She could have chosen a different route that might have saved her own life, but Karisa Bugal made a choice that ultimately saved her unborn son. The 34-year-old Colorado woman died Nov. 4 shortly after giving birth to Declan Jay, after suffering a rare amniotic fluid embolism, KUSA reports. Doctors had no idea anything was amiss until Declan's heart rate plummeted while Bugal was in labor, at which point she made an important decision—the one that was best for her son: go for an emergency C-section with anesthesia, which would expedite the birth. A GoFundMe page set up for her family frames her choice as "sacrificing her own body and ultimately her life to save his." Per the AFE Foundation, 50% of those who die from the condition do so within an hour of symptoms presenting themselves, suggesting "rapid response" is paramount; there's no known way to reverse AFE, so "the focus of treatment is on managing individual symptoms as they occur."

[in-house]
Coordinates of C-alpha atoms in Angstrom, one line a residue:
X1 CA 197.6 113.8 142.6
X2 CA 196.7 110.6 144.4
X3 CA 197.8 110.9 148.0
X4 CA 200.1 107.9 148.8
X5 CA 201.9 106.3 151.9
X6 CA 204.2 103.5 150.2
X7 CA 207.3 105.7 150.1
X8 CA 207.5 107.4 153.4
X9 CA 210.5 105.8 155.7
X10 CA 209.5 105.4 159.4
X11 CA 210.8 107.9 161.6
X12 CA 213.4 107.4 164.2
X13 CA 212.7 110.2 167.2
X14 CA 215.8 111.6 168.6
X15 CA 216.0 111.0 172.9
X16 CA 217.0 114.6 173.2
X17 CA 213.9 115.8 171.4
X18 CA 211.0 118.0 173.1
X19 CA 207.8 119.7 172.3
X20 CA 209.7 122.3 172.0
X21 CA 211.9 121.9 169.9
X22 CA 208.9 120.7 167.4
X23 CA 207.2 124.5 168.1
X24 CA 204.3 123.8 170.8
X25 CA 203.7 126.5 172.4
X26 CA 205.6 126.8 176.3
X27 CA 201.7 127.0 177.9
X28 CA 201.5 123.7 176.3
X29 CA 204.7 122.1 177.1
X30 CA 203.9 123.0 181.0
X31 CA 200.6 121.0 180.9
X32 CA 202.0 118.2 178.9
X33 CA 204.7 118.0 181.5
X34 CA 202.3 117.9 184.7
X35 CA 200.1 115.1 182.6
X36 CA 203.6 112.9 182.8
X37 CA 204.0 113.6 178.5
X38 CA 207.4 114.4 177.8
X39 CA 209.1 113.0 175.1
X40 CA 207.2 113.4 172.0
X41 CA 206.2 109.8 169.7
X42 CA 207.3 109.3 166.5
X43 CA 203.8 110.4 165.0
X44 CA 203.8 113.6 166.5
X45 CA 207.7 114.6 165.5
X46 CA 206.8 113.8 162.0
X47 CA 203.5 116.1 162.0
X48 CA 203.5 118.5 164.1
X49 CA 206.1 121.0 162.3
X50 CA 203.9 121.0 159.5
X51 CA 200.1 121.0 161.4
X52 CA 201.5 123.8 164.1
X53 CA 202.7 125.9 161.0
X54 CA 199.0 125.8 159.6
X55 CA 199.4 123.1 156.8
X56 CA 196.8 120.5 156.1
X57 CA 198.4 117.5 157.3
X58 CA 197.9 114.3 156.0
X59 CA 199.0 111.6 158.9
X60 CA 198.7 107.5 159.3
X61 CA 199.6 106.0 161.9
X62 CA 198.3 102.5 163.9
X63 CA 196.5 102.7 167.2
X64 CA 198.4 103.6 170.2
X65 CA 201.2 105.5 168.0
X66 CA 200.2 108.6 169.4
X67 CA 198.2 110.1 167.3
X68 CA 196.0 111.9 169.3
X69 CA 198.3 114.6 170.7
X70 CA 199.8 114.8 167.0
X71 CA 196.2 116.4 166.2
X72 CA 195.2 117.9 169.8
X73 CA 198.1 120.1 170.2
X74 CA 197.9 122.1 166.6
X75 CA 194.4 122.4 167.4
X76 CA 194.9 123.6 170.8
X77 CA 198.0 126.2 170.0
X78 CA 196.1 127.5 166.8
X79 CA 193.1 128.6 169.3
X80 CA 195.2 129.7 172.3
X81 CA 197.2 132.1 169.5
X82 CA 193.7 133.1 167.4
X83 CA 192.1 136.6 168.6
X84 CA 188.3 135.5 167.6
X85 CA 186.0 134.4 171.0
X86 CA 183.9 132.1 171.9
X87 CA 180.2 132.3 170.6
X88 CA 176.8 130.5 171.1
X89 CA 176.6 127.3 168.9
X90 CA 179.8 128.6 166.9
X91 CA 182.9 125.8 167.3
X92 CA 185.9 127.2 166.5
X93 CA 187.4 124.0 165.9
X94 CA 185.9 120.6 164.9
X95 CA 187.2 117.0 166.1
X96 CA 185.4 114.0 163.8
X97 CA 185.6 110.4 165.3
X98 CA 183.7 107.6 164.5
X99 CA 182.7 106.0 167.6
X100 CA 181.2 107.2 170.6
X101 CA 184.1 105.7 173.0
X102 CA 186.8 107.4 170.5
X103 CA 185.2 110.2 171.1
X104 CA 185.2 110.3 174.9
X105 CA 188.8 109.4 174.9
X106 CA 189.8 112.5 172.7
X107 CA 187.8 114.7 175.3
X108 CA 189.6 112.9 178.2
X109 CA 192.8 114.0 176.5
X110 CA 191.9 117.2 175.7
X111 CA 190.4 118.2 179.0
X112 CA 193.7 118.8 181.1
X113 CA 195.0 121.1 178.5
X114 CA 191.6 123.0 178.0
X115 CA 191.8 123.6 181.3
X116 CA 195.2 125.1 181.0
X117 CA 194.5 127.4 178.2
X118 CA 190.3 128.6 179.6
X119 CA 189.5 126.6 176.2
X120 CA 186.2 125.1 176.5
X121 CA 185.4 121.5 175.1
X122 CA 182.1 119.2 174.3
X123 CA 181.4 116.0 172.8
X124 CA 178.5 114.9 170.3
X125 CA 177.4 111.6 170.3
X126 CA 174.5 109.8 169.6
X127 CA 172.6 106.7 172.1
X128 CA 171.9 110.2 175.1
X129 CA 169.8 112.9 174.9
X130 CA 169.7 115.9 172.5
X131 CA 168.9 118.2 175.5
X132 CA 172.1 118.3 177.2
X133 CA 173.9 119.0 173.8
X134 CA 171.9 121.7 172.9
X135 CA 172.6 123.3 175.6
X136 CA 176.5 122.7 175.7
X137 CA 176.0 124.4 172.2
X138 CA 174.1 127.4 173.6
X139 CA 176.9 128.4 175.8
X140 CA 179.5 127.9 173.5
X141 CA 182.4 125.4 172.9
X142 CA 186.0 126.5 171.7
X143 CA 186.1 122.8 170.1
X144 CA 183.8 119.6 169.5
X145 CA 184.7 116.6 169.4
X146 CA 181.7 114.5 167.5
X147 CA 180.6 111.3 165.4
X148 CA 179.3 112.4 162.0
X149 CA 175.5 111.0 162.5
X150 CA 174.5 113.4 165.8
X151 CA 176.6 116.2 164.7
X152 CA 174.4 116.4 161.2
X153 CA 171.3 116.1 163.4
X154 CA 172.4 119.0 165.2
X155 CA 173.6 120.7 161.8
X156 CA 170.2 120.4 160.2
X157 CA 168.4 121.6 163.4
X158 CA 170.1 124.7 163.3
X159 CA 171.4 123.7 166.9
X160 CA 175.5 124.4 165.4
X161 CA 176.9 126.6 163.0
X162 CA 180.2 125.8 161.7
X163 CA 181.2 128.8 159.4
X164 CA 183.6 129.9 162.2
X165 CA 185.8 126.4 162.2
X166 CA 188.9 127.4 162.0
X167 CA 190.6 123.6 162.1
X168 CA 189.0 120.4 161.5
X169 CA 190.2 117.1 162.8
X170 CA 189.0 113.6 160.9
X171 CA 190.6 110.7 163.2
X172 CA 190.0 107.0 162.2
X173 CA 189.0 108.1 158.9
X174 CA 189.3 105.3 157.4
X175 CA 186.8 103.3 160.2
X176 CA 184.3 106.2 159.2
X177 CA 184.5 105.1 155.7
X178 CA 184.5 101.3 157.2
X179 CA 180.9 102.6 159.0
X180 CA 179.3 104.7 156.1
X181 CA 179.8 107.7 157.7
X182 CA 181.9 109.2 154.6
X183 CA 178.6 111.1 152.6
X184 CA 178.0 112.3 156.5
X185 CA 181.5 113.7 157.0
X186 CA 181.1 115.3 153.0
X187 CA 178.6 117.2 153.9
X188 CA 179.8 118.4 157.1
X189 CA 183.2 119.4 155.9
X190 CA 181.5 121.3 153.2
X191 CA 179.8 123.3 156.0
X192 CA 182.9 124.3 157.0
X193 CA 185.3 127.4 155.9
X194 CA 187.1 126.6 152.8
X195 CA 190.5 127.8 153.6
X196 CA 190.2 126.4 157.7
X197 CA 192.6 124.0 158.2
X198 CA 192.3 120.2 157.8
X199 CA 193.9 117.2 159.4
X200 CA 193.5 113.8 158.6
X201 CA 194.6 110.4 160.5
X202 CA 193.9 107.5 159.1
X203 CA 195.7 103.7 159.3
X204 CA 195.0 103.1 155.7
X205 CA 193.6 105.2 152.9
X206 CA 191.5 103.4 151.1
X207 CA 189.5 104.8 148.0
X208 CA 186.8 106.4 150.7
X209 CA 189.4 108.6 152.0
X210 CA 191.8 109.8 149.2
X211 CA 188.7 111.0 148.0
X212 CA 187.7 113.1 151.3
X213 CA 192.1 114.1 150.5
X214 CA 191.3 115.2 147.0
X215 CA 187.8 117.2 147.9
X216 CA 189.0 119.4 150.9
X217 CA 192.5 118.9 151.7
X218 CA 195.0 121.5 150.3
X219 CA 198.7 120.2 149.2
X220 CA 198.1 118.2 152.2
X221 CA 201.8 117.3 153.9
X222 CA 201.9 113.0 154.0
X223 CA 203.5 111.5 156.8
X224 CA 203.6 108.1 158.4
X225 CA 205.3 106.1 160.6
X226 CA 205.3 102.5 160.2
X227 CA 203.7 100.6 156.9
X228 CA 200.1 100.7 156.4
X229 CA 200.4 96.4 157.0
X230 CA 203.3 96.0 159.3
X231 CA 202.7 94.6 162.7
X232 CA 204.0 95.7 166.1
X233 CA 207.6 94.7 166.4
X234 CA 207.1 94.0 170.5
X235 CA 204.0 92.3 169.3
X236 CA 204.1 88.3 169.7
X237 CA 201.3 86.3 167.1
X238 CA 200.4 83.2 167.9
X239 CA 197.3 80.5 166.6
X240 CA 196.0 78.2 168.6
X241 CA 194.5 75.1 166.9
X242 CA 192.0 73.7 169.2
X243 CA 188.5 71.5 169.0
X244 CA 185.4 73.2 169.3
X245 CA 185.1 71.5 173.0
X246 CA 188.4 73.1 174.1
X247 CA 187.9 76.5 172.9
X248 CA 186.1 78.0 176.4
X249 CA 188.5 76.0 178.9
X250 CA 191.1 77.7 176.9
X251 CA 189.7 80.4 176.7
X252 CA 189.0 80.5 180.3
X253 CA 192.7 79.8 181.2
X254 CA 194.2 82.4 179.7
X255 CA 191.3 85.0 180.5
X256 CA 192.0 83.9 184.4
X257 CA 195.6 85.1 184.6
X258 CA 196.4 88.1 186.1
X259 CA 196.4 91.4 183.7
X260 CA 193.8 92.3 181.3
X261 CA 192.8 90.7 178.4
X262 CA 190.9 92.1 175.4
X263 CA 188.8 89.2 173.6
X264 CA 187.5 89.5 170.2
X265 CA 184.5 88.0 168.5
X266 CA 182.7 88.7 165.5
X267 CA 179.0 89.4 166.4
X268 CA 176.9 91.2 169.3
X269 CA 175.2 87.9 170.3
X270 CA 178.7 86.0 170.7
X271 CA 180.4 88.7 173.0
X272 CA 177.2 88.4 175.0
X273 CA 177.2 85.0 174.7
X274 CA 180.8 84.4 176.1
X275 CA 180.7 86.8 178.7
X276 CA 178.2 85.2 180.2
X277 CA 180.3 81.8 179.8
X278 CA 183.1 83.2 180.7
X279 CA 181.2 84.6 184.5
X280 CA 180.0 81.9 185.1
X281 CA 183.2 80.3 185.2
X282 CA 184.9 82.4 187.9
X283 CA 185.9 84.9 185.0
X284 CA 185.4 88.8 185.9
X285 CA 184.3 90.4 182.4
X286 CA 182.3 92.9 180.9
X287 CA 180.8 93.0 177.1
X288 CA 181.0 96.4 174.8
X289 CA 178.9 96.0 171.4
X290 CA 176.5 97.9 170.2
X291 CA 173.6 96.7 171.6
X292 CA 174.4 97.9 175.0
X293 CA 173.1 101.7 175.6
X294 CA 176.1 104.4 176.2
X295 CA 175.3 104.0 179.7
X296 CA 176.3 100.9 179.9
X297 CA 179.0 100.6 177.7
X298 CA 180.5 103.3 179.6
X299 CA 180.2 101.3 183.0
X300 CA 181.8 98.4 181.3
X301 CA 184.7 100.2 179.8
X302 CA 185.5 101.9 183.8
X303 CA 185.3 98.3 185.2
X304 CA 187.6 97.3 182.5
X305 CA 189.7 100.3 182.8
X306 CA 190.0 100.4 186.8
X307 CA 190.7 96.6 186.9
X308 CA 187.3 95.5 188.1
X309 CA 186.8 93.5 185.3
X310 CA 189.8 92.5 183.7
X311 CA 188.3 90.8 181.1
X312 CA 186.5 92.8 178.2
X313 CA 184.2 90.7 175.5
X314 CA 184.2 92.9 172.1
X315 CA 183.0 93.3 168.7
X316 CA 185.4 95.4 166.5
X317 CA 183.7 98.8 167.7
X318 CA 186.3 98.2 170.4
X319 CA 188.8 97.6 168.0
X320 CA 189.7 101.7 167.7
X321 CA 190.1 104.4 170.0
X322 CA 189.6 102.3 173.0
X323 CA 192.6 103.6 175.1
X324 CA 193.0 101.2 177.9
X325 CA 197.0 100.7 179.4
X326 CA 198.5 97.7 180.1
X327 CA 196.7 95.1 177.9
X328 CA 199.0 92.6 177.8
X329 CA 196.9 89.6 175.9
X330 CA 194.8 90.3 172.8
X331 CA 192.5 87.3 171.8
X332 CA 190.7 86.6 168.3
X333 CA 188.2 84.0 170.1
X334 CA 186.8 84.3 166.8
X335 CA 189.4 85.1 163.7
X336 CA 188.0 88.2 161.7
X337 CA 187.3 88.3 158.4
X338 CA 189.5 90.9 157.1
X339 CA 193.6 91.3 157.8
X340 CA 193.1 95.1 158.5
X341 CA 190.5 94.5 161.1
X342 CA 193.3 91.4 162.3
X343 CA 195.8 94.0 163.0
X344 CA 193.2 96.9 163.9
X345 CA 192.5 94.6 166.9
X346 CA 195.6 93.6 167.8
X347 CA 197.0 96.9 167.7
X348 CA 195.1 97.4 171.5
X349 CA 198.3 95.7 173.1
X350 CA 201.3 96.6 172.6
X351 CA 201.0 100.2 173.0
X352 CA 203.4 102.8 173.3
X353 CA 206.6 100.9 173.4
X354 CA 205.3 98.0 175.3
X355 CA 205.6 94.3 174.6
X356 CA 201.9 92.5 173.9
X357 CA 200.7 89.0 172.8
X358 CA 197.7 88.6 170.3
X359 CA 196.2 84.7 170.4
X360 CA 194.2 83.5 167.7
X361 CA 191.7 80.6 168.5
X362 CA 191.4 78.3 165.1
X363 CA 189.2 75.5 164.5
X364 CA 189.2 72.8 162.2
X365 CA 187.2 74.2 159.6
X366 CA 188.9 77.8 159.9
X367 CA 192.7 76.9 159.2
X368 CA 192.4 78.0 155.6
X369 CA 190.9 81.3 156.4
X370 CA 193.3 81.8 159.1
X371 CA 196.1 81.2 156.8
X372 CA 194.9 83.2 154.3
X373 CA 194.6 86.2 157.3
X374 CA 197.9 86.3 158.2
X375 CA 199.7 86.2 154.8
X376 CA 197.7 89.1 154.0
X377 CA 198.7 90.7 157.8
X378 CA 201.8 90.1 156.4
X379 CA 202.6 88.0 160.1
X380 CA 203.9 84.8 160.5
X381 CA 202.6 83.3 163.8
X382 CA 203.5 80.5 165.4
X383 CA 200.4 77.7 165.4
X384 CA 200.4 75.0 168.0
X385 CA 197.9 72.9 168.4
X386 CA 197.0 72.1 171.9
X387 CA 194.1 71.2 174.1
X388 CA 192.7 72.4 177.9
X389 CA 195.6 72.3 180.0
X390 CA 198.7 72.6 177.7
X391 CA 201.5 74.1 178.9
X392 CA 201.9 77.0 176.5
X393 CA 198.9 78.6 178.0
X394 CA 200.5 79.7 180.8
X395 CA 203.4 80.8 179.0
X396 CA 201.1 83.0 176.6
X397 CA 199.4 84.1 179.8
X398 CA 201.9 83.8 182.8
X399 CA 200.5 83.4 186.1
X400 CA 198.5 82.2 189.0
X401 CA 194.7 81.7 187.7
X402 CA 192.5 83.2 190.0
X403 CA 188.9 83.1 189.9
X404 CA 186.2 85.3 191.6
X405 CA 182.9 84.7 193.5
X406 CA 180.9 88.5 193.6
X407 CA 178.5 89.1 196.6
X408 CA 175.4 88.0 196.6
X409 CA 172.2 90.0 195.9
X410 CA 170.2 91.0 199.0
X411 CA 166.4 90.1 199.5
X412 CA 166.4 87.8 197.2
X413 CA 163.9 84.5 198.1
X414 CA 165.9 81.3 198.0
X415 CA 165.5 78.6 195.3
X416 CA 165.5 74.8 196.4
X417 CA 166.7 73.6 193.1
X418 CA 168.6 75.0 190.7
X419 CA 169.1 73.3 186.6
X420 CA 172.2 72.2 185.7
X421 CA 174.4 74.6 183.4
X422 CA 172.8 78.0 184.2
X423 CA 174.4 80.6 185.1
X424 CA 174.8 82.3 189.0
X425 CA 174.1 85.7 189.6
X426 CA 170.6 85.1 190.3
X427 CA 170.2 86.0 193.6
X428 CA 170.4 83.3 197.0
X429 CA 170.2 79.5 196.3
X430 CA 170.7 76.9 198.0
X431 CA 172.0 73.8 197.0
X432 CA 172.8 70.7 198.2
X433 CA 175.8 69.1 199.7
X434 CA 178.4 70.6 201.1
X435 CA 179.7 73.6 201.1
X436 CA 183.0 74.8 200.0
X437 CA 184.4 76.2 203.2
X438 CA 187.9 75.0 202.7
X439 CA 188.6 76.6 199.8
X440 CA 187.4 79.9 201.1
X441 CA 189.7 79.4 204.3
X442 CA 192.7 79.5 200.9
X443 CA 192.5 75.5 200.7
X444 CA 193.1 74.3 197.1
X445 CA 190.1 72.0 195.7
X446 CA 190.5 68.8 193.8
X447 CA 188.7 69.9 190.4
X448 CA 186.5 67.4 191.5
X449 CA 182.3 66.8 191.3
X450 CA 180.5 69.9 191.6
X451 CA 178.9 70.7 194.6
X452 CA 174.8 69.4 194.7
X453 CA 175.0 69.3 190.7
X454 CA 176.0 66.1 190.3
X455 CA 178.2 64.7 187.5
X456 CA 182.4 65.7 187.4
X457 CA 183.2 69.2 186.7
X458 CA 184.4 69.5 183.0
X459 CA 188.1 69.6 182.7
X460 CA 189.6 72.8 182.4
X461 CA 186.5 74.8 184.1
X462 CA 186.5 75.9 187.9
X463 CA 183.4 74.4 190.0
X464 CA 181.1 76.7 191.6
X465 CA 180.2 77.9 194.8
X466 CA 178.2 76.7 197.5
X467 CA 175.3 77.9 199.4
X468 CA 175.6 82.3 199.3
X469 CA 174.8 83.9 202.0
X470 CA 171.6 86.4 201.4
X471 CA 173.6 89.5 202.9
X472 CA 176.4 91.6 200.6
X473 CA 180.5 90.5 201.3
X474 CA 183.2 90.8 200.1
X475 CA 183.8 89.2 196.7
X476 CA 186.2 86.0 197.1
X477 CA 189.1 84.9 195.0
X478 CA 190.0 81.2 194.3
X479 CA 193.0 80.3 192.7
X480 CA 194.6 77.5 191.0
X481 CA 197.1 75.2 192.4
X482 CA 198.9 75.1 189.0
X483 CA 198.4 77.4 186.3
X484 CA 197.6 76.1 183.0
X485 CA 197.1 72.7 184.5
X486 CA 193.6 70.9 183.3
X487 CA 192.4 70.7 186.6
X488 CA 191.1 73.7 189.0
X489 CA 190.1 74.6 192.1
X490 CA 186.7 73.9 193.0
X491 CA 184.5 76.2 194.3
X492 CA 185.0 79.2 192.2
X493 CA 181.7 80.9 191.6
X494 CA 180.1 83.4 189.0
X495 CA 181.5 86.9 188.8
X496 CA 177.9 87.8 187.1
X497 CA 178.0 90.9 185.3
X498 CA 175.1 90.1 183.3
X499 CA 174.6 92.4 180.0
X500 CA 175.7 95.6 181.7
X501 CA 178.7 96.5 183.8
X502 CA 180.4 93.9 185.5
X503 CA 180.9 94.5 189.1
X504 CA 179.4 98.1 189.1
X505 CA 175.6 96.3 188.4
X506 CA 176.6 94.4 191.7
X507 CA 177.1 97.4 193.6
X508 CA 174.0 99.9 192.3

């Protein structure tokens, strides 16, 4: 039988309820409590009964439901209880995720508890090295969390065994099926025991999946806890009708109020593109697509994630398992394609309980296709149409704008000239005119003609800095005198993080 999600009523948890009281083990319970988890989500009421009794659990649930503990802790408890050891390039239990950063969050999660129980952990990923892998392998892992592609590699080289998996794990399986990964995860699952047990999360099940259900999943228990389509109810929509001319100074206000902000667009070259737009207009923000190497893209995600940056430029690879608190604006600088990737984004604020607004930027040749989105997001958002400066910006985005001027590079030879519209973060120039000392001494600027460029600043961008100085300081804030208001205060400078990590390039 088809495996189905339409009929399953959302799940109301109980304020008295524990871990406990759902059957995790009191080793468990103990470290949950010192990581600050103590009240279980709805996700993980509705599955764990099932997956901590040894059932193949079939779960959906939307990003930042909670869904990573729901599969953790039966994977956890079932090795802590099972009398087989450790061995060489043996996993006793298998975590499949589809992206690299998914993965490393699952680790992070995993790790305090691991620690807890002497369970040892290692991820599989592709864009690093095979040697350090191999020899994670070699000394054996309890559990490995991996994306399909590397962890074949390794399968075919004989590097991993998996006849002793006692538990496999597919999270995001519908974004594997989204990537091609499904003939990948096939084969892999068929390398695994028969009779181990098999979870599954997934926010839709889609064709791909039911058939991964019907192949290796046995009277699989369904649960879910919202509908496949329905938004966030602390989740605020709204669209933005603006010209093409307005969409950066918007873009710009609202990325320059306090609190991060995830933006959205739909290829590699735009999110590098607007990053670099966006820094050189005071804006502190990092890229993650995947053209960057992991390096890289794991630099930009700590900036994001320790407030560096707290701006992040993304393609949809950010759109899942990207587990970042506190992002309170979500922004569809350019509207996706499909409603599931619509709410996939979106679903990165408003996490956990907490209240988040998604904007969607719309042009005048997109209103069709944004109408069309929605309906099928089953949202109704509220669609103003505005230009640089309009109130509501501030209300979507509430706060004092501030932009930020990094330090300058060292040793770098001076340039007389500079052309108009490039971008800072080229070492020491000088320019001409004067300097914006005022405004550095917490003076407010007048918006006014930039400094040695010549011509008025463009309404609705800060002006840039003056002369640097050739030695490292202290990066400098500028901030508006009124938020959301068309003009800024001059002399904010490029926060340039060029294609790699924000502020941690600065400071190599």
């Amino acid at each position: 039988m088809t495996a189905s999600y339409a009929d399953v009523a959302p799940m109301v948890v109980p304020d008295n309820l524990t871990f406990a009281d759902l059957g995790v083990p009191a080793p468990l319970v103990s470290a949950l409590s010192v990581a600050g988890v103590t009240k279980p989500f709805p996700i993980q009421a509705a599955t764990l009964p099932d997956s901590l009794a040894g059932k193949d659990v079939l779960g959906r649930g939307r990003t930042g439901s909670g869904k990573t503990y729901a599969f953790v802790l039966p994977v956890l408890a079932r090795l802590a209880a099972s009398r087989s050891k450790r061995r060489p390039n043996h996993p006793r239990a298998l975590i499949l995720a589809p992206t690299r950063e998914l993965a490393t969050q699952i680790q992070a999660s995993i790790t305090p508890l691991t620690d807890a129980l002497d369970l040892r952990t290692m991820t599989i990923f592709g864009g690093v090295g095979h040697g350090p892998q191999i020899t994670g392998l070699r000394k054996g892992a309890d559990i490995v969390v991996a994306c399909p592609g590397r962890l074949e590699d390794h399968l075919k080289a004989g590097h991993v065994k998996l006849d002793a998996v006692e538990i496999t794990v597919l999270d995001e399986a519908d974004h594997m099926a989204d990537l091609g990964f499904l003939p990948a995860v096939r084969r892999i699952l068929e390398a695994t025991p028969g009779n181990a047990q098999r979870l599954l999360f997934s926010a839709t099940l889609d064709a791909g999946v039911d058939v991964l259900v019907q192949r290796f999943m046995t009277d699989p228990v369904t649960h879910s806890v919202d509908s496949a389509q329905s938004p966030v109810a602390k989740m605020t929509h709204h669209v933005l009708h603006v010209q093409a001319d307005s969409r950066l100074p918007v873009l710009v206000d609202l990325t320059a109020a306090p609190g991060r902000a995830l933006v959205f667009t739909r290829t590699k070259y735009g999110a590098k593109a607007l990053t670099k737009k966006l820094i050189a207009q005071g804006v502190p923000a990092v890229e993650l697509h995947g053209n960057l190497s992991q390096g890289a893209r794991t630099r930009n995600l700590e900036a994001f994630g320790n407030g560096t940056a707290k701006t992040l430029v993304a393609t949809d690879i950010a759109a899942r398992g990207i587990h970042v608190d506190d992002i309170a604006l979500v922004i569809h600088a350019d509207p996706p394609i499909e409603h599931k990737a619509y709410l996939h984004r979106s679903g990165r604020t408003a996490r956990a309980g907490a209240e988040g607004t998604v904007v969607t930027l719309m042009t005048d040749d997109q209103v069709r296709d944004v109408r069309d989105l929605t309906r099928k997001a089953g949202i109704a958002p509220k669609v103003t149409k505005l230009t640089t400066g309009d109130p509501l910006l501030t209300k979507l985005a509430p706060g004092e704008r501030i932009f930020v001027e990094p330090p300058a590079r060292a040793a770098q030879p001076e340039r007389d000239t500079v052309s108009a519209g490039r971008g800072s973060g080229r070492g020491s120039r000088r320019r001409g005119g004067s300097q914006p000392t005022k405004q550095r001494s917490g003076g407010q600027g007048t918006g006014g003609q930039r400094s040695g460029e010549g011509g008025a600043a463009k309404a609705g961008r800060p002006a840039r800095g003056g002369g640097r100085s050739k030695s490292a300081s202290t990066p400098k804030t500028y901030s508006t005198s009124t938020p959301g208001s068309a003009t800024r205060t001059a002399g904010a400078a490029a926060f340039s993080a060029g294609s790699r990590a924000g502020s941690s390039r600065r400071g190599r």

"It is important to note," the foundation continues, "that even with the best and most responsive care, some women will simply not respond to life saving measures." This serious type of embolism—which the Mayo Clinic says occurs when amniotic fluid or fetal matter enters the mother's bloodstream—only happens in 1 to 12 cases for every 100,000 deliveries. "We don't know how to prevent it. We don't know how to keep it from happening at all," one of Bugal's doctors tells KUSA. Right after Declan was born at a healthy 7 pounds, 4 ounces, Bugal managed to ask, "How big is he?" before she was rushed to ICU, the GoFundMe page notes. Bugal would have celebrated her eighth wedding anniversary with her husband, Wes, on Nov. 5, and her 35th birthday on Nov. 8. Now Wes is left alone with their son and young daughter, Mallory. "How do I explain when he asks where's mommy?" Wes Bugal asks KUSA. (A Florida woman gave birth after coming out of a coma.)